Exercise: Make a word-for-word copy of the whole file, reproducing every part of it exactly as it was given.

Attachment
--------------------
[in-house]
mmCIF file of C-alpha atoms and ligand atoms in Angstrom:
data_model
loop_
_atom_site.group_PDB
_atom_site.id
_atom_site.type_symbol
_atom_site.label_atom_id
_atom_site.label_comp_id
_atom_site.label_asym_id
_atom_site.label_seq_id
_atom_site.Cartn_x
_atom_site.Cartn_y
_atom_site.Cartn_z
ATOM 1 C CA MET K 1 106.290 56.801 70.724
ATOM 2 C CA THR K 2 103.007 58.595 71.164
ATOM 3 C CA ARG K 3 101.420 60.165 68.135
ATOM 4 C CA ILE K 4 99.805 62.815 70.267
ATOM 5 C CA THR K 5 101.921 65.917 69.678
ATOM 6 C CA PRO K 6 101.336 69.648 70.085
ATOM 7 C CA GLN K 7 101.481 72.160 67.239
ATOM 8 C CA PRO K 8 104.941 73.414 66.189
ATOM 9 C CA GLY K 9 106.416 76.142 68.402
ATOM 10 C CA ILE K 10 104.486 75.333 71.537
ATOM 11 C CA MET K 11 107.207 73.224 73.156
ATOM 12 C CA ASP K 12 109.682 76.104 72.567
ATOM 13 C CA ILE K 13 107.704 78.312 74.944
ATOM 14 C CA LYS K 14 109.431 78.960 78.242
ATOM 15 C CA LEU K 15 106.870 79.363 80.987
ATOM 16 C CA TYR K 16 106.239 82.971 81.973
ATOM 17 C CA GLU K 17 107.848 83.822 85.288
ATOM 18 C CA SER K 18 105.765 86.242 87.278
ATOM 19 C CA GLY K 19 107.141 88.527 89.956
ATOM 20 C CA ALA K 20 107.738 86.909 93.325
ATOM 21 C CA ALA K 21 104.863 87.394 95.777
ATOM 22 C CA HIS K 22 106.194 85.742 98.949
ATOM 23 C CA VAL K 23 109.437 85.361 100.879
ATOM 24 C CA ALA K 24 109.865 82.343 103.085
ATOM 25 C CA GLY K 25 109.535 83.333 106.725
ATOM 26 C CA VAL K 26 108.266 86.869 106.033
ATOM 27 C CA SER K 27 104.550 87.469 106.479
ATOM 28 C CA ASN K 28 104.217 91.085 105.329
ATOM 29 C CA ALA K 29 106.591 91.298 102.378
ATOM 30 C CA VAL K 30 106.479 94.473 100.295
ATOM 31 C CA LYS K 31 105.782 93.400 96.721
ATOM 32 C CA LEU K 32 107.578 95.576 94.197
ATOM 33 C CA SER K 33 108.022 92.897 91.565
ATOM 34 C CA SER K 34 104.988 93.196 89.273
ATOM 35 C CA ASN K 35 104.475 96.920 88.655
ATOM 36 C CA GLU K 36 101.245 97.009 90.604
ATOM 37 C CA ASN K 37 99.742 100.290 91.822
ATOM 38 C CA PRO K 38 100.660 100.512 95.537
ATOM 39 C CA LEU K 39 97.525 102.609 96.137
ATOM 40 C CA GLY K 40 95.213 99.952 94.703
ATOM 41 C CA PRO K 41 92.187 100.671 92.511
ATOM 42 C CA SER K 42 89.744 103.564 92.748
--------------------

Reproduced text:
[in-house]
mmCIF file of C-alpha atoms and ligand atoms in Angstrom:
data_model
loop_
_atom_site.group_PDB
_atom_site.id
_atom_site.type_symbol
_atom_site.label_atom_id
_atom_site.label_comp_id
_atom_site.label_asym_id
_atom_site.label_seq_id
_atom_site.Cartn_x
_atom_site.Cartn_y
_atom_site.Cartn_z
ATOM 1 C CA MET K 1 106.290 56.801 70.724
ATOM 2 C CA THR K 2 103.007 58.595 71.164
ATOM 3 C CA ARG K 3 101.420 60.165 68.135
ATOM 4 C CA ILE K 4 99.805 62.815 70.267
ATOM 5 C CA THR K 5 101.921 65.917 69.678
ATOM 6 C CA PRO K 6 101.336 69.648 70.085
ATOM 7 C CA GLN K 7 101.481 72.160 67.239
ATOM 8 C CA PRO K 8 104.941 73.414 66.189
ATOM 9 C CA GLY K 9 106.416 76.142 68.402
ATOM 10 C CA ILE K 10 104.486 75.333 71.537
ATOM 11 C CA MET K 11 107.207 73.224 73.156
ATOM 12 C CA ASP K 12 109.682 76.104 72.567
ATOM 13 C CA ILE K 13 107.704 78.312 74.944
ATOM 14 C CA LYS K 14 109.431 78.960 78.242
ATOM 15 C CA LEU K 15 106.870 79.363 80.987
ATOM 16 C CA TYR K 16 106.239 82.971 81.973
ATOM 17 C CA GLU K 17 107.848 83.822 85.288
ATOM 18 C CA SER K 18 105.765 86.242 87.278
ATOM 19 C CA GLY K 19 107.141 88.527 89.956
ATOM 20 C CA ALA K 20 107.738 86.909 93.325
ATOM 21 C CA ALA K 21 104.863 87.394 95.777
ATOM 22 C CA HIS K 22 106.194 85.742 98.949
ATOM 23 C CA VAL K 23 109.437 85.361 100.879
ATOM 24 C CA ALA K 24 109.865 82.343 103.085
ATOM 25 C CA GLY K 25 109.535 83.333 106.725
ATOM 26 C CA VAL K 26 108.266 86.869 106.033
ATOM 27 C CA SER K 27 104.550 87.469 106.479
ATOM 28 C CA ASN K 28 104.217 91.085 105.329
ATOM 29 C CA ALA K 29 106.591 91.298 102.378
ATOM 30 C CA VAL K 30 106.479 94.473 100.295
ATOM 31 C CA LYS K 31 105.782 93.400 96.721
ATOM 32 C CA LEU K 32 107.578 95.576 94.197
ATOM 33 C CA SER K 33 108.022 92.897 91.565
ATOM 34 C CA SER K 34 104.988 93.196 89.273
ATOM 35 C CA ASN K 35 104.475 96.920 88.655
ATOM 36 C CA GLU K 36 101.245 97.009 90.604
ATOM 37 C CA ASN K 37 99.742 100.290 91.822
ATOM 38 C CA PRO K 38 100.660 100.512 95.537
ATOM 39 C CA LEU K 39 97.525 102.609 96.137
ATOM 40 C CA GLY K 40 95.213 99.952 94.703
ATOM 41 C CA PRO K 41 92.187 100.671 92.511
ATOM 42 C CA SER K 42 89.744 103.564 92.748